Against All Odds: An Expecting Mother's Battle with Breast Cancer

Against All Odds: An Expecting Mother's Battle with Breast Cancer

Pink Warrior: Aleseia Saunders

Story by Liesel Schmidt | Photography by Jonathan Thorpe

Special thanks to Bowlero Arlington

A new year was only hours away from starting when Aleseia Saunders received the news that she was cancer-free on December 31, 2014. “It was absolutely the best news I could receive on New Year’s Eve,” she says. “I was entering the new year with an actual new chapter in my life. I could focus on myself and my eight-month-old and actually begin to be an engaged mother. All I wanted to do was celebrate with my family and friends! My ‘village’ was very important during that time.”

Indeed, it was, because, as Saunders went through the rigors of aggressive treatments to battle her cancer, she fought not only for her life, but for the life of the baby girl she was carrying. “Prior to being diagnosed in August of 2013, I felt a lump in my right breast but shrugged it off as being a cyst,” Saunders explains. “During that same time, I discovered that I was pregnant with my first child. I went to the OB/GYN to confirm my pregnancy and he conducted a breast exam while I was in the office. He decided it was best for me to get an immediate biopsy at a nearby hospital. A week later, I received the call that I had breast cancer.”

“When I received the diagnosis, I immediately fell to the floor crying. All I could think about was my baby growing inside and if I was going to die.”

Over the next year, Saunders rode a rollercoaster of emotions as she fought against her stage 2B invasive ductal carcinoma. She was even advised to terminate the pregnancy and begin aggressive treatment due to her age and lack of family history. Ultimately, Saunders sought a second opinion and underwent genomic testing, which revealed the cancer to be contained within the tumor with a low risk of spreading. It was determined that she could continue her pregnancy and that a lumpectomy, radiation and hormonal therapy were the most effective treatment options, so Saunders underwent surgery and later received 39 rounds of radiation—the latter occurring within the first two months of delivering her daughter. “I was extremely fatigued and sore from the radiation, which made it difficult to care for a newborn,” she says.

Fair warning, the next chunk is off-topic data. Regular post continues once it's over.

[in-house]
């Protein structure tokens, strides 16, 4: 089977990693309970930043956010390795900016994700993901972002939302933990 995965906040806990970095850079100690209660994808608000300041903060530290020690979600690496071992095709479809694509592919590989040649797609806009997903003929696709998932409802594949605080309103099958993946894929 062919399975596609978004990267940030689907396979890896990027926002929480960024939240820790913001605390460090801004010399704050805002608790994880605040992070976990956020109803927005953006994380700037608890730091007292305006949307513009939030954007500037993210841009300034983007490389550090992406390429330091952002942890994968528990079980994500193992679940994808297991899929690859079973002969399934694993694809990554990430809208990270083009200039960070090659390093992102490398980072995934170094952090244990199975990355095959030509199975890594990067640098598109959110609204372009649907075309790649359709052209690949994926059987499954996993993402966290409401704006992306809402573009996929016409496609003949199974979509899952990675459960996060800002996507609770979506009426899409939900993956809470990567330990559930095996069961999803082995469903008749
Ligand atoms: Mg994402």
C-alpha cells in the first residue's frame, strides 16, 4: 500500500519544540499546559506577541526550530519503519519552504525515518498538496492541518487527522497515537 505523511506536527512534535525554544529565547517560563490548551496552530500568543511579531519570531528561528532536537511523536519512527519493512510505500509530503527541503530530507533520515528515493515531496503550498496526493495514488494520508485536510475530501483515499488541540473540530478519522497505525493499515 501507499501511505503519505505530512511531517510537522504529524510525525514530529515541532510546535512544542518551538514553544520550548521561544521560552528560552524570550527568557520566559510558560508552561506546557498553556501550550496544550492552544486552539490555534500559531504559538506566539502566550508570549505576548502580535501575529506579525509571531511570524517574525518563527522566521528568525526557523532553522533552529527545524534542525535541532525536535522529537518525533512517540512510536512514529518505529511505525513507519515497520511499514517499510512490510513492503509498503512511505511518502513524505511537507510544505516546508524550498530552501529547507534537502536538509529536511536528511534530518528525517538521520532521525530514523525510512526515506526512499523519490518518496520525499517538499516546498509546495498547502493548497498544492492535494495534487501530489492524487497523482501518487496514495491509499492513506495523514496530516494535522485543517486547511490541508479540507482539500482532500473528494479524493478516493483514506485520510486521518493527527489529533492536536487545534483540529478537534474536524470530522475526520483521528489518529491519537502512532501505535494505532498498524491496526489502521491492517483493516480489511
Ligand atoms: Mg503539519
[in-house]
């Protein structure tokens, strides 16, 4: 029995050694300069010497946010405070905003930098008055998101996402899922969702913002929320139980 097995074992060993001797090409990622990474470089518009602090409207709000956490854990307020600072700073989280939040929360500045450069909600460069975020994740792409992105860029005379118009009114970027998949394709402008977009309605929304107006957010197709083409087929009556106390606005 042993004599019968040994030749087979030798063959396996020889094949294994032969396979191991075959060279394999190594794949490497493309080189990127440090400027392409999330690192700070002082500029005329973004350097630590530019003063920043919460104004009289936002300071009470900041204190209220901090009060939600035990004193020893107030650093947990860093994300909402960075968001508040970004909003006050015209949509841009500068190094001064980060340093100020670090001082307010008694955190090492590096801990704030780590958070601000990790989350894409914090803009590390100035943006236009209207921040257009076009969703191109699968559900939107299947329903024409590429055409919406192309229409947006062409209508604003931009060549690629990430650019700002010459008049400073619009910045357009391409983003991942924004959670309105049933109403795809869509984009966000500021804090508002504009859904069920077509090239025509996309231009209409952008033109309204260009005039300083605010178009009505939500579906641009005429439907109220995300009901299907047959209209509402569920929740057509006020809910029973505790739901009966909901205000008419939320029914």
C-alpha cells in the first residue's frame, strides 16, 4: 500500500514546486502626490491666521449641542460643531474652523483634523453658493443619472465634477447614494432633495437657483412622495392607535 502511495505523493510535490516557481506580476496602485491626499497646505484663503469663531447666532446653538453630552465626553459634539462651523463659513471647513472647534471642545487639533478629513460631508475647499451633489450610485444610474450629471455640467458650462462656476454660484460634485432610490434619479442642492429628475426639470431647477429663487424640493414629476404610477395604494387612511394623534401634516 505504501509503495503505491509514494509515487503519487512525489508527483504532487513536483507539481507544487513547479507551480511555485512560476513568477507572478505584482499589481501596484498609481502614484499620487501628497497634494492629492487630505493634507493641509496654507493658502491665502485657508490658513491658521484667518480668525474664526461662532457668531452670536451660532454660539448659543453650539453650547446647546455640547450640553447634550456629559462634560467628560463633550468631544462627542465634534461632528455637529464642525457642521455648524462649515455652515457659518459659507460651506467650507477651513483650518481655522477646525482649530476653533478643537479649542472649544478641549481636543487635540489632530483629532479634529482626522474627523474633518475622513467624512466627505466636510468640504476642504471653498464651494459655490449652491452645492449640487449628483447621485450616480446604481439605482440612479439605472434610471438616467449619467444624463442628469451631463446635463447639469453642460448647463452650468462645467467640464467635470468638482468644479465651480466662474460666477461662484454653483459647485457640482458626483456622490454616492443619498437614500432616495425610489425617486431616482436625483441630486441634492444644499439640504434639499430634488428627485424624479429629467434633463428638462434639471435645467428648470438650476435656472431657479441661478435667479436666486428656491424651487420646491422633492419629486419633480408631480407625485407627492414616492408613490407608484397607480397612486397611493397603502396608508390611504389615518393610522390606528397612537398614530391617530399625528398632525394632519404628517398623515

She also began three years of hormonal therapy, which caused mood swings, cognitive issues, night sweats and hot flashes—all while coming off pregnancy hormones. “On top of that, I was diagnosed with postpartum depression,” she says. “It was an extremely tough time.”

As tough as it was, Saunders was never alone. “My drive, my faith and my village got me through my battle,” she says. “I was determined to live for my daughter. I also had so many people pray for me, pray over me and continuously check on me. I even had an aunt come live with me for a couple of months to help with my newborn while I underwent radiation.”

A decade after hearing those devastating words, Saunders has defeated a formidable foe and is showing her children—now numbering three—what being a survivor means. “It means that I’m unstoppable and fearless,” she contends. “I feel that my level of resiliency is unmeasurable and I can conquer anything. I live my life with a purpose now instead of just existing. I live in the moment and prioritize myself because this entire battle has shown me that today isn’t promised.”

Saunders is an advocate for the breast cancer community, juggling her advocacy with a full-time Federal job and with being a full-time mom. “I’m a busy woman,” she says, “but wouldn’t trade it for anything in the universe!”

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